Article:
Biomass fu­els a unique op­por­tu­nity for Man­i­toba

Winnipeg Free Press - - TANK - NAZIM CICEK

GROW­ING up in the scenic small city of Feld­kirch, Aus­tria, in the 1970s and early ’80s, I re­mem­ber stok­ing our wood- and coal-burn­ing oven dur­ing the snowy win­ter months, and hav­ing the job of dis­pos­ing of the ash. To this day, I en­joy the smell of burn­ing wood, pok­ing at a flam­ing fire, and lis­ten­ing to the crackle.

To my sur­prise, dur­ing a re­cent tour of a new re­search fa­cil­ity here at the Uni­ver­sity of Man­i­toba, I dis­cov­ered that the biomass pel­let boiler and power gen­er­a­tion sys­tem, re­cently com­mis­sioned by Dr. Qiang Zhang, orig­i­nated from Aus­tria, not far from where I grew up. The com­pany (ÖkoFen Pel­let Heat­ing) is one of 160 within the Eco-En­ergy Clus­ter in the state of Up­per Aus­tria (or Oberöster­re­ich), which em­ploys 8,800 peo­ple and gen­er­ates $3 bil­lion in an­nual rev­enue.

The state of Up­per Aus­tria presents a com­pelling case study, shed­ding light on what might be pos­si­ble here in Man­i­toba when it comes to re­new­able heat­ing. With a pop­u­la­tion of 1.4 mil­lion and sim­i­lar GDP to Man­i­toba, Up­per Aus­tria can boast of a 47 per cent share of re­new­able heat­ing in the over­all en­ergy mix, largely ow­ing to the use of biomass in the form of wood pel­lets, wood chips, fire logs and whole trees. With 41 per cent of its land area cov­ered by forests, the re­gion has ag­gres­sively moved to biomass heat­ing with a di­verse set of eco­nomic in­cen­tives, state reg­u­la­tions, emis­sion and ef­fi­ciency stan­dards and pub­lic ed­u­ca­tion cam­paigns.

Up­per Aus­tria has set a tar­get of space heat­ing with 100 per cent re­new­able sources by 2030.

It is home to tech­nol­ogy providers with global lead­er­ship in the ar­eas of au­to­matic pel­let heat­ing sys­tems for sin­gle-fam­ily homes, au­to­matic wood chip heat­ing sys­tems for com­mer­cial spa­ces and in­sti­tu­tional build­ings, low-emis­sion fire­wood boil­ers for ru­ral build­ings, and larger-scale dis­trict heat­ing sys­tems us­ing a va­ri­ety of biomass sources. Be­cause of pro­gres­sively more strin­gent ef­fi­ciency and emis­sion stan­dards set by the gov­ern­ment, these new-age biomass boil­ers are ex­ceed­ing 93 per cent ef­fi­ciency and meet strict en­vi­ron­men­tal and fire safety reg­u­la­tions.

The re­gional eco­nomic gains have been im­pres­sive, with over 50,000 mod­ern biomass boil­ers man­u­fac­tured an­nu­ally (a 25 per cent mar­ket share in the Euro­pean Union), sus­tain­ing 4,500 full-time biomass heat­ing-re­lated jobs and dis­plac­ing $1.6 bil­lion in fos­sil fuel im­ports. The avoided CO2 emis­sions add up to 1.7 mil­lion tonnes per year, which could be worth an­other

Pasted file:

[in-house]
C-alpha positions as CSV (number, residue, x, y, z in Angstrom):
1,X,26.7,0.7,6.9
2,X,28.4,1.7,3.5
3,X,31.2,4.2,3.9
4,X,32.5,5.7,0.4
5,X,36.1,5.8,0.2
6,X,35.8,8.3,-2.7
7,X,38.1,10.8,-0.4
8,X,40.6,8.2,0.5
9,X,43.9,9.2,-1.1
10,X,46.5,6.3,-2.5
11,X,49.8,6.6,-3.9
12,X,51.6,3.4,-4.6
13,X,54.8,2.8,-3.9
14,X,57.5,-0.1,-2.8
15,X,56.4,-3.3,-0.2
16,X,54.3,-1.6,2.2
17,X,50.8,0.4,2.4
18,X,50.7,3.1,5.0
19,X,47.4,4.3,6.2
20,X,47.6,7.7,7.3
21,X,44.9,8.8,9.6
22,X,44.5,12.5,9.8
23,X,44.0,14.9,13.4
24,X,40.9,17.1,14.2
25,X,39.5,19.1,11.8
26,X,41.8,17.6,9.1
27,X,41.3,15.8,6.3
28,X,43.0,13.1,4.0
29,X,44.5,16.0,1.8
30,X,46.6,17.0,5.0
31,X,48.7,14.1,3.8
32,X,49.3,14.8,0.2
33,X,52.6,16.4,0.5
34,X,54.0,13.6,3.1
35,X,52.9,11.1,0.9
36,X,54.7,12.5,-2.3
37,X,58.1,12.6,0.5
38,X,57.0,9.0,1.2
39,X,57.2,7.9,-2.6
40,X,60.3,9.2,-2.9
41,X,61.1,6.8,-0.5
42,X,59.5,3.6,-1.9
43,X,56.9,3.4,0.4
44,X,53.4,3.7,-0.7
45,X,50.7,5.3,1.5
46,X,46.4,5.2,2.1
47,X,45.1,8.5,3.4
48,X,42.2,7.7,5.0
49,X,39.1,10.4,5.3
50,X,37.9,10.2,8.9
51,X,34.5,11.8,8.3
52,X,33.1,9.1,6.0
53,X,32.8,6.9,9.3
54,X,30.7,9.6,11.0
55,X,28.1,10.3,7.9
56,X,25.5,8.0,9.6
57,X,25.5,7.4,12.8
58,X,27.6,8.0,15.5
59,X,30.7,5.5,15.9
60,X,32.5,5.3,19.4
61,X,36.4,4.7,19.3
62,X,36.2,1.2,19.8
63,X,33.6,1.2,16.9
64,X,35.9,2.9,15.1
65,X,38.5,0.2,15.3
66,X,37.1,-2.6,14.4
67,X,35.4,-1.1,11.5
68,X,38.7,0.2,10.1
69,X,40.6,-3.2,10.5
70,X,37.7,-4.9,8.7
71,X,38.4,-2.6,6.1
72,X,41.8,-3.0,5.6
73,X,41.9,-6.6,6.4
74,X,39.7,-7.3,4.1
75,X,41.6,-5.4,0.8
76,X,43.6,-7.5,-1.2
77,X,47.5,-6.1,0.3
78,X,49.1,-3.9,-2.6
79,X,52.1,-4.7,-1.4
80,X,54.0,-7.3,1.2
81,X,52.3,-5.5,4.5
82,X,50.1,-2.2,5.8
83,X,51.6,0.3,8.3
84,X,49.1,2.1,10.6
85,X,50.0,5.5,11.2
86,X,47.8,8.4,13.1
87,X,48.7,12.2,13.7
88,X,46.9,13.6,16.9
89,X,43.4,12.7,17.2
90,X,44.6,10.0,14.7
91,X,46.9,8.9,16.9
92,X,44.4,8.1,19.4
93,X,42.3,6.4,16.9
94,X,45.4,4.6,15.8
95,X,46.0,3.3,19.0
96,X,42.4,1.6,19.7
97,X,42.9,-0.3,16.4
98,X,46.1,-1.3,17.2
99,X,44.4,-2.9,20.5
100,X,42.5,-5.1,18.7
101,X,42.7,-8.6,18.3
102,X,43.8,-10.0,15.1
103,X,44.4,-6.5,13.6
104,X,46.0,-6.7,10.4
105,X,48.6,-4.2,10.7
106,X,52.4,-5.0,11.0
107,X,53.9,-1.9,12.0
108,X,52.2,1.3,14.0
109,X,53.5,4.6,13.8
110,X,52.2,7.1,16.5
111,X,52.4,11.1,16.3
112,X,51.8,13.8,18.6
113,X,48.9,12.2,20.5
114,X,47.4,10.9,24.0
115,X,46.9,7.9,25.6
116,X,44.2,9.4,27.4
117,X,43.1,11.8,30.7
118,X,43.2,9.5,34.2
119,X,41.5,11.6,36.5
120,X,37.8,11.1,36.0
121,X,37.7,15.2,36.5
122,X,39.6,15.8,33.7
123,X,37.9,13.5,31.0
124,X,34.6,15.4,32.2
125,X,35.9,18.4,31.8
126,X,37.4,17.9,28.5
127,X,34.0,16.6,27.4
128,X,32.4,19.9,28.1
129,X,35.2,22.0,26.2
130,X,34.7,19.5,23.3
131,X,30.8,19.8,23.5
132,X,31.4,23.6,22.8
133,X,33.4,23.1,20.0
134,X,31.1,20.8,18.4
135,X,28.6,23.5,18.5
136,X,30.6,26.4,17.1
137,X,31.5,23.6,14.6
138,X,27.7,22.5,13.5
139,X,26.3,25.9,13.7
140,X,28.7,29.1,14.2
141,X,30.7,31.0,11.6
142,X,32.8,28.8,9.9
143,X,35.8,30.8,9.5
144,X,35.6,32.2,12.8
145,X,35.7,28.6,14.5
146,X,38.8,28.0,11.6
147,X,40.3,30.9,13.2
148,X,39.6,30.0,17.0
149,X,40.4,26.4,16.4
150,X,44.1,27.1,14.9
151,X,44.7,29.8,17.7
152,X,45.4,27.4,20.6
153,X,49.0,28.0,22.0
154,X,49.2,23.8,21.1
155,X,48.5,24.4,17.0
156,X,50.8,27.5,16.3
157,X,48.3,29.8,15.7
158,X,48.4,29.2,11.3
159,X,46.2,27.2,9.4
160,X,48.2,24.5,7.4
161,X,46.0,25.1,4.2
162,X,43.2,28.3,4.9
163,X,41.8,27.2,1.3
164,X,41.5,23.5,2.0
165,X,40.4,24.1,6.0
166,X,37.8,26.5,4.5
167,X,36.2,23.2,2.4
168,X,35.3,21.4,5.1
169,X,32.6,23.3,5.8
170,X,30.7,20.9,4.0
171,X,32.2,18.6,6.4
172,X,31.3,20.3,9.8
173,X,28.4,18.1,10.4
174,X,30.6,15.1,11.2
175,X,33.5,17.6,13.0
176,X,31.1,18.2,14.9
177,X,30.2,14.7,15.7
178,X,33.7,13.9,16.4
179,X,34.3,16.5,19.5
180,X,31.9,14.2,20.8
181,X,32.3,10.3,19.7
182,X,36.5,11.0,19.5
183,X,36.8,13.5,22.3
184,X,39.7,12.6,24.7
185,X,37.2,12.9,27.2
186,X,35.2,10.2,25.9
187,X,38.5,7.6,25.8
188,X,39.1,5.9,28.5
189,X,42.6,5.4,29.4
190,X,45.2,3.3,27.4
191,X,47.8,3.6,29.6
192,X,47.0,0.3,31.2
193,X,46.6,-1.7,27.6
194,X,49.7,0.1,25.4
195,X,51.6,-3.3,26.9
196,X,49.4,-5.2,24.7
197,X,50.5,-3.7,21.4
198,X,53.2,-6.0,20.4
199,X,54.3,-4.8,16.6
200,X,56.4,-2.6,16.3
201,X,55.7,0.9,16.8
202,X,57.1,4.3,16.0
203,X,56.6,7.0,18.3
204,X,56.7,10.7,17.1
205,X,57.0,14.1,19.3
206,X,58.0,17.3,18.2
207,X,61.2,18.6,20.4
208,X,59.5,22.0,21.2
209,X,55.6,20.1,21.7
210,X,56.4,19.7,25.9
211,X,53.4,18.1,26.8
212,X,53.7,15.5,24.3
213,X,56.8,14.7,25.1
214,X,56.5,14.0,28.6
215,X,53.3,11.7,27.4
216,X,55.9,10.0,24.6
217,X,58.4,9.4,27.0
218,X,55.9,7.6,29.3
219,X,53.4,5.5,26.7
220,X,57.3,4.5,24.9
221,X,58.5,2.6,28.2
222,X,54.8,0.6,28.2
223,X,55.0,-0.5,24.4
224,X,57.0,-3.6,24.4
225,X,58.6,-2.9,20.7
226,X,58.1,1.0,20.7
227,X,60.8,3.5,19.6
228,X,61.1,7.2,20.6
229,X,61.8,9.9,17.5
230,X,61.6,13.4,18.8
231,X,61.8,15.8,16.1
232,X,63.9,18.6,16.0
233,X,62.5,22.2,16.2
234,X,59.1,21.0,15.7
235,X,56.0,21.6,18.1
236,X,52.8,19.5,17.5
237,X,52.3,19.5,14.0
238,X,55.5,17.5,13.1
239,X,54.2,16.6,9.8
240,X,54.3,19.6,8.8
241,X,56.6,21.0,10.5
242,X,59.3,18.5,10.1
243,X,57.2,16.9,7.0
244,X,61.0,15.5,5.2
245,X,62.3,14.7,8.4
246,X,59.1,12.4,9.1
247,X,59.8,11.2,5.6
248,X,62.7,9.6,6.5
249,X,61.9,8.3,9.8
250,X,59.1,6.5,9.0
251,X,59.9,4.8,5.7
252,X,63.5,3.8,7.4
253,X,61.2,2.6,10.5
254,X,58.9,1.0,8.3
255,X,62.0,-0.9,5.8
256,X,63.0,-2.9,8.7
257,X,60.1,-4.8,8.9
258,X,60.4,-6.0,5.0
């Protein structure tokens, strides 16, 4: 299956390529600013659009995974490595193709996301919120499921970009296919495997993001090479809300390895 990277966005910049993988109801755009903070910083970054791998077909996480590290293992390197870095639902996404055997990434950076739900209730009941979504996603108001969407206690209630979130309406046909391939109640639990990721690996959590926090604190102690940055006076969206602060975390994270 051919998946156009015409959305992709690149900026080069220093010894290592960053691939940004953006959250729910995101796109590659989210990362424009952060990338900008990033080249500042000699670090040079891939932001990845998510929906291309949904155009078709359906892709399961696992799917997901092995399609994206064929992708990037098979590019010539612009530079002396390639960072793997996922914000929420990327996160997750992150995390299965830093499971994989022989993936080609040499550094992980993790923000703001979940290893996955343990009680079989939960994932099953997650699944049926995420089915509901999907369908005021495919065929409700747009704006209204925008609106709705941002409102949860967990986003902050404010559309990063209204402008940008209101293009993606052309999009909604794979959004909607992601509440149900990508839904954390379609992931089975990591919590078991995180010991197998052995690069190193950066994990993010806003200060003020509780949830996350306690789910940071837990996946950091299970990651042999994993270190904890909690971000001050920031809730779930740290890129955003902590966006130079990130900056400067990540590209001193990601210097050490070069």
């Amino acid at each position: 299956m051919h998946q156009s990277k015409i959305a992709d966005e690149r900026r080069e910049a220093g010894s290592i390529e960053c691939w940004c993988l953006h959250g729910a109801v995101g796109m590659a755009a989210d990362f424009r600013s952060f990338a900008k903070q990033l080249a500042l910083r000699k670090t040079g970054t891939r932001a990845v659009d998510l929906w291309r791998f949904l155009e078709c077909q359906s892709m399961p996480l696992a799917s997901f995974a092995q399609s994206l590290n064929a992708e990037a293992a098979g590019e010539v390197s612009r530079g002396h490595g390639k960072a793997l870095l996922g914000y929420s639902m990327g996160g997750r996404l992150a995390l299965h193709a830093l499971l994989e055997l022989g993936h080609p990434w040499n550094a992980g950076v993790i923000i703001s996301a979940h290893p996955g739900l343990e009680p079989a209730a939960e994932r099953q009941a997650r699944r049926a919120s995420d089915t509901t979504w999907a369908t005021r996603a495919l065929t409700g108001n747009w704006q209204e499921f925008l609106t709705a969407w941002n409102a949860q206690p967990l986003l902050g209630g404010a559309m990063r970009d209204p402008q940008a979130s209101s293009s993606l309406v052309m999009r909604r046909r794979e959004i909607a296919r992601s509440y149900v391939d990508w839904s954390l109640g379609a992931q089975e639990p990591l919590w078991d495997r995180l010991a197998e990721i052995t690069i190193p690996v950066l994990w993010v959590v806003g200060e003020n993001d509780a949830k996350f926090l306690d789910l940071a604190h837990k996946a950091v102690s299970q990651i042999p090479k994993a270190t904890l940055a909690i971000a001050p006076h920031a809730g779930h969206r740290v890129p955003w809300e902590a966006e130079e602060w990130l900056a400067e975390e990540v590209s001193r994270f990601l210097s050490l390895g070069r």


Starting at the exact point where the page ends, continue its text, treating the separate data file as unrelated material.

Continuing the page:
$85 mil­lion in an­nual car­bon cred­its (at $50/tonne of CO2).

Although Man­i­toba does not have a sim­i­lar pro­file in terms of its forestry sec­tor and avail­abil­ity of wood biomass, we do have a rather unique op­por­tu­nity with re­spect to an­other form of nat­u­ral plant ma­te­rial. The com­bi­na­tion of wet­land biomass (cat­tails, bul­rushes, reeds and prairie grasses) and agri­cul­tural crop residue (wheat, canola and flax straw) that can be sus­tain­ably har­vested, adds up to over 11 mil­lion tonnes per year. In terms of en­ergy con­tent, this rep­re­sents more than twice the amount of nat­u­ral gas con­sumed within the entire prov­ince.

In a re­cent study at the U of M, our group showed that fuel pel­lets made from cat­tails har­vested at a lo­cal wet­land proved to have sim­i­lar en­ergy con­tent to stan­dard wood pel­lets, re­quired no ad­di­tional binders, and demon­strated com­pa­ra­ble dura­bil­ity dur­ing trans­port. The higher-than­stan­dard ash con­tent of these pel­lets (com­pared to com­mer­cial wood pel­lets) poses a chal­lenge in terms of burn­ing ef­fi­ciency, emis­sions and boiler main­te­nance. Cur­rent re­search in this area aims to pro­vide so­lu­tions through changes in boiler op­er­a­tion, test­ing a va­ri­ety of pel­let blends (wood, cat­tails, card­board, straw) and op­ti­miz­ing biomass har­vest times and meth­ods.

An ad­di­tional ben­e­fit of har­vest­ing wet­land biomass for bioen­ergy ap­pli­ca­tions is the re­moval of ex­ces­sive nu­tri­ents (par­tic­u­larly phos­pho­rus) from the land­scape. Phos­pho­rus is the pre­cur­sor to al­gal blooms in our lakes and rivers and its re­moval from the wa­ter­shed is crit­i­cal in re­duc­ing the fre­quency and sever­ity of these blooms. Every tonne of biomass har­vested for a bioen­ergy ap­pli­ca­tion would re­sult in 1.5 to three kilo­grams of phos­pho­rus taken off the Man­i­toba land­scape. Phos­pho­rus re­cov­ery from biomass ash is a well­stud­ied topic and prom­ises to al­low fu­ture ex­trac­tion from stored ash and the po­ten­tial gen­er­a­tion of a re­new­able fer­til­izer prod­uct.

As shown by the 53,000 au­to­matic biomass boil­ers in op­er­a­tion in homes and build­ings in just one re­gion of Aus­tria, a fast tran­si­tion to re­new­able heat is pos­si­ble. In the span of 20 years, biomass heat­ing grew six­fold, while the use of heat­ing oil and nat­u­ral gas dropped dras­ti­cally. Tech­no­log­i­cal and reg­u­la­tory changes and the grass­roots de­mand for more sus­tain­able means of heat­ing drove this dis­rup­tive change.

Start­ing with in­sti­tu­tional and com­mer­cial set­tings (pub­lic build­ings, schools, com­mu­nity cen­tres, ware­houses, shop floors) and mov­ing to sin­gle-home ap­pli­ca­tions and ul­ti­mately dis­trict heat­ing, Man­i­toba can fol­low a sim­i­lar path.

The au­to­matic pel­let fur­nace in the base­ment might not have the sights, smells and sounds of the tra­di­tional fire­place, but it will warm our homes and should warm our hearts in know­ing that this is truly a green and Man­i­toba-made so­lu­tion.

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